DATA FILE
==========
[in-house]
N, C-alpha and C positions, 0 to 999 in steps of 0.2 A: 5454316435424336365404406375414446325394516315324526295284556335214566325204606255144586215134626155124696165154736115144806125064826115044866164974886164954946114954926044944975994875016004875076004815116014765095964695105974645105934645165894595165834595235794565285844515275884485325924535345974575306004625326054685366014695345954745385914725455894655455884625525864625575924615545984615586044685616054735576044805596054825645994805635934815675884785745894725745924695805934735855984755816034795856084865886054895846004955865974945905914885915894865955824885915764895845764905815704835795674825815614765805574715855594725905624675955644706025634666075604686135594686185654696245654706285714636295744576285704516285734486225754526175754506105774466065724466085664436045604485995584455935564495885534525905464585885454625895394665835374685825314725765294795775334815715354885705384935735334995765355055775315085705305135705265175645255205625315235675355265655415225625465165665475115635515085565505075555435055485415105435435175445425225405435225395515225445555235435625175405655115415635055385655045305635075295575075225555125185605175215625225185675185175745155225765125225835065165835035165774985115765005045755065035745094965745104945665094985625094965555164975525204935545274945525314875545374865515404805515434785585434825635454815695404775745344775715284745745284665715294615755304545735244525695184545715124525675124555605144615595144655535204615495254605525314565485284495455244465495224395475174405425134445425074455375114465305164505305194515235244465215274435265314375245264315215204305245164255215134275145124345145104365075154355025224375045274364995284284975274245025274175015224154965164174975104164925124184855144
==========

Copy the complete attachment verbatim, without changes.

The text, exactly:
[in-house]
N, C-alpha and C positions, 0 to 999 in steps of 0.2 A: 5454316435424336365404406375414446325394516315324526295284556335214566325204606255144586215134626155124696165154736115144806125064826115044866164974886164954946114954926044944975994875016004875076004815116014765095964695105974645105934645165894595165834595235794565285844515275884485325924535345974575306004625326054685366014695345954745385914725455894655455884625525864625575924615545984615586044685616054735576044805596054825645994805635934815675884785745894725745924695805934735855984755816034795856084865886054895846004955865974945905914885915894865955824885915764895845764905815704835795674825815614765805574715855594725905624675955644706025634666075604686135594686185654696245654706285714636295744576285704516285734486225754526175754506105774466065724466085664436045604485995584455935564495885534525905464585885454625895394665835374685825314725765294795775334815715354885705384935735334995765355055775315085705305135705265175645255205625315235675355265655415225625465165665475115635515085565505075555435055485415105435435175445425225405435225395515225445555235435625175405655115415635055385655045305635075295575075225555125185605175215625225185675185175745155225765125225835065165835035165774985115765005045755065035745094965745104945665094985625094965555164975525204935545274945525314875545374865515404805515434785585434825635454815695404775745344775715284745745284665715294615755304545735244525695184545715124525675124555605144615595144655535204615495254605525314565485284495455244465495224395475174405425134445425074455375114465305164505305194515235244465215274435265314375245264315215204305245164255215134275145124345145104365075154355025224375045274364995284284975274245025274175015224154965164174975104164925124184855144